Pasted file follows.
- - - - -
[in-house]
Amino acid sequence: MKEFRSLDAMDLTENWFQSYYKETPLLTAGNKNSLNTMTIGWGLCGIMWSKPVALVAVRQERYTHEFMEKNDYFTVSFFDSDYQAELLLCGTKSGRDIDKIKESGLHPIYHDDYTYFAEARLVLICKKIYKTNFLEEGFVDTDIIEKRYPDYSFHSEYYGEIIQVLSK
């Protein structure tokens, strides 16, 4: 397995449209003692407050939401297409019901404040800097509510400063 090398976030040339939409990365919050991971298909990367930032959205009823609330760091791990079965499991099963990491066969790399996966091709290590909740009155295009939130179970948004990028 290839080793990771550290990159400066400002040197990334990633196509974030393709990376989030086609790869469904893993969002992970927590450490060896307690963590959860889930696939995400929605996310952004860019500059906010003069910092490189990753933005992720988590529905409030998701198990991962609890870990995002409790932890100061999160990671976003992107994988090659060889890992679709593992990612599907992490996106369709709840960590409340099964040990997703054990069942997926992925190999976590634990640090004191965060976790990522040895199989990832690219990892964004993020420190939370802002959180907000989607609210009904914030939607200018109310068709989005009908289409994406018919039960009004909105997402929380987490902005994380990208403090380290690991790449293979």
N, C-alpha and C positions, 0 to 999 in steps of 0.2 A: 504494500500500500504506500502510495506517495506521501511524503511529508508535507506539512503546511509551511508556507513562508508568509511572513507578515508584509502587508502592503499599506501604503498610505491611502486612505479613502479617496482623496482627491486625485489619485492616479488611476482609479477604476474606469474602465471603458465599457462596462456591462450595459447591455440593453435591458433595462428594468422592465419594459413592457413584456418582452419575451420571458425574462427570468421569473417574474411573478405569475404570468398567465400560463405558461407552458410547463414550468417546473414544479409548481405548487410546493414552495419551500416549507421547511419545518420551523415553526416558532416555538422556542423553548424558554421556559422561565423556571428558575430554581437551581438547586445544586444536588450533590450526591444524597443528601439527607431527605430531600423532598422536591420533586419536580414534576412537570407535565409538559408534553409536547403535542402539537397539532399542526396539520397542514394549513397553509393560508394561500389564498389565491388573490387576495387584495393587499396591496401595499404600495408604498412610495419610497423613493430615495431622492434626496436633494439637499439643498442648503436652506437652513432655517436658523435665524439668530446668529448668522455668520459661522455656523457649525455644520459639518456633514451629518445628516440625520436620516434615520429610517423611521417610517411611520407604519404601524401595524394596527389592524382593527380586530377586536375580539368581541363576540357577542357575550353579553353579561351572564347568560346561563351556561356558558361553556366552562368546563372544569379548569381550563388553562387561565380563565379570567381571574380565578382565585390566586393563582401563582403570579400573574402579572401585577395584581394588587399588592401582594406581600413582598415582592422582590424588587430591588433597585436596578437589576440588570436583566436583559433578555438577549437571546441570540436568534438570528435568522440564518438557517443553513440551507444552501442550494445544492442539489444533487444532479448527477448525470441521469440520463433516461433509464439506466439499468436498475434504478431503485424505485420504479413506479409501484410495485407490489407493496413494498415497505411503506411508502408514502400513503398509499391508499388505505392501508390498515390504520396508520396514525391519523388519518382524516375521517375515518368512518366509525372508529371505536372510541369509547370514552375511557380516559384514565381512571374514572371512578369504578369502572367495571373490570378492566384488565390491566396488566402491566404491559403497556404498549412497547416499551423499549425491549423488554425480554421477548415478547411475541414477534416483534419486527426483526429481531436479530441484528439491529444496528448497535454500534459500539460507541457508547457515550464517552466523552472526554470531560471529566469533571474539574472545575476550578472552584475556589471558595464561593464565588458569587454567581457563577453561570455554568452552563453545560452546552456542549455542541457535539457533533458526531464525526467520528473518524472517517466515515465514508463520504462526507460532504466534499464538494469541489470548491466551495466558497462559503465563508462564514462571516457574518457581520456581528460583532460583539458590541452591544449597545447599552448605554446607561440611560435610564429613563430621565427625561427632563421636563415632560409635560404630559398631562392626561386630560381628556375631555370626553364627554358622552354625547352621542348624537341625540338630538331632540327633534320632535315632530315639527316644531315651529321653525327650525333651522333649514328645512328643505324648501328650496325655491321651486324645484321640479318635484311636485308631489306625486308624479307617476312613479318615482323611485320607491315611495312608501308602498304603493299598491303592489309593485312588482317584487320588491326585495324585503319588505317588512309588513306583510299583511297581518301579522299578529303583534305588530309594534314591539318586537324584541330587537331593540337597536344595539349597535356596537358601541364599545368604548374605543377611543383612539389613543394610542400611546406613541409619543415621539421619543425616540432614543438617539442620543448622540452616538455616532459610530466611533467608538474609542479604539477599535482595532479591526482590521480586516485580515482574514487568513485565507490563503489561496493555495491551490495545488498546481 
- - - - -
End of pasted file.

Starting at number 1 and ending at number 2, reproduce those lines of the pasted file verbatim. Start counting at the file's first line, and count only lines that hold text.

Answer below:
[in-house]
Amino acid sequence: MKEFRSLDAMDLTENWFQSYYKETPLLTAGNKNSLNTMTIGWGLCGIMWSKPVALVAVRQERYTHEFMEKNDYFTVSFFDSDYQAELLLCGTKSGRDIDKIKESGLHPIYHDDYTYFAEARLVLICKKIYKTNFLEEGFVDTDIIEKRYPDYSFHSEYYGEIIQVLSK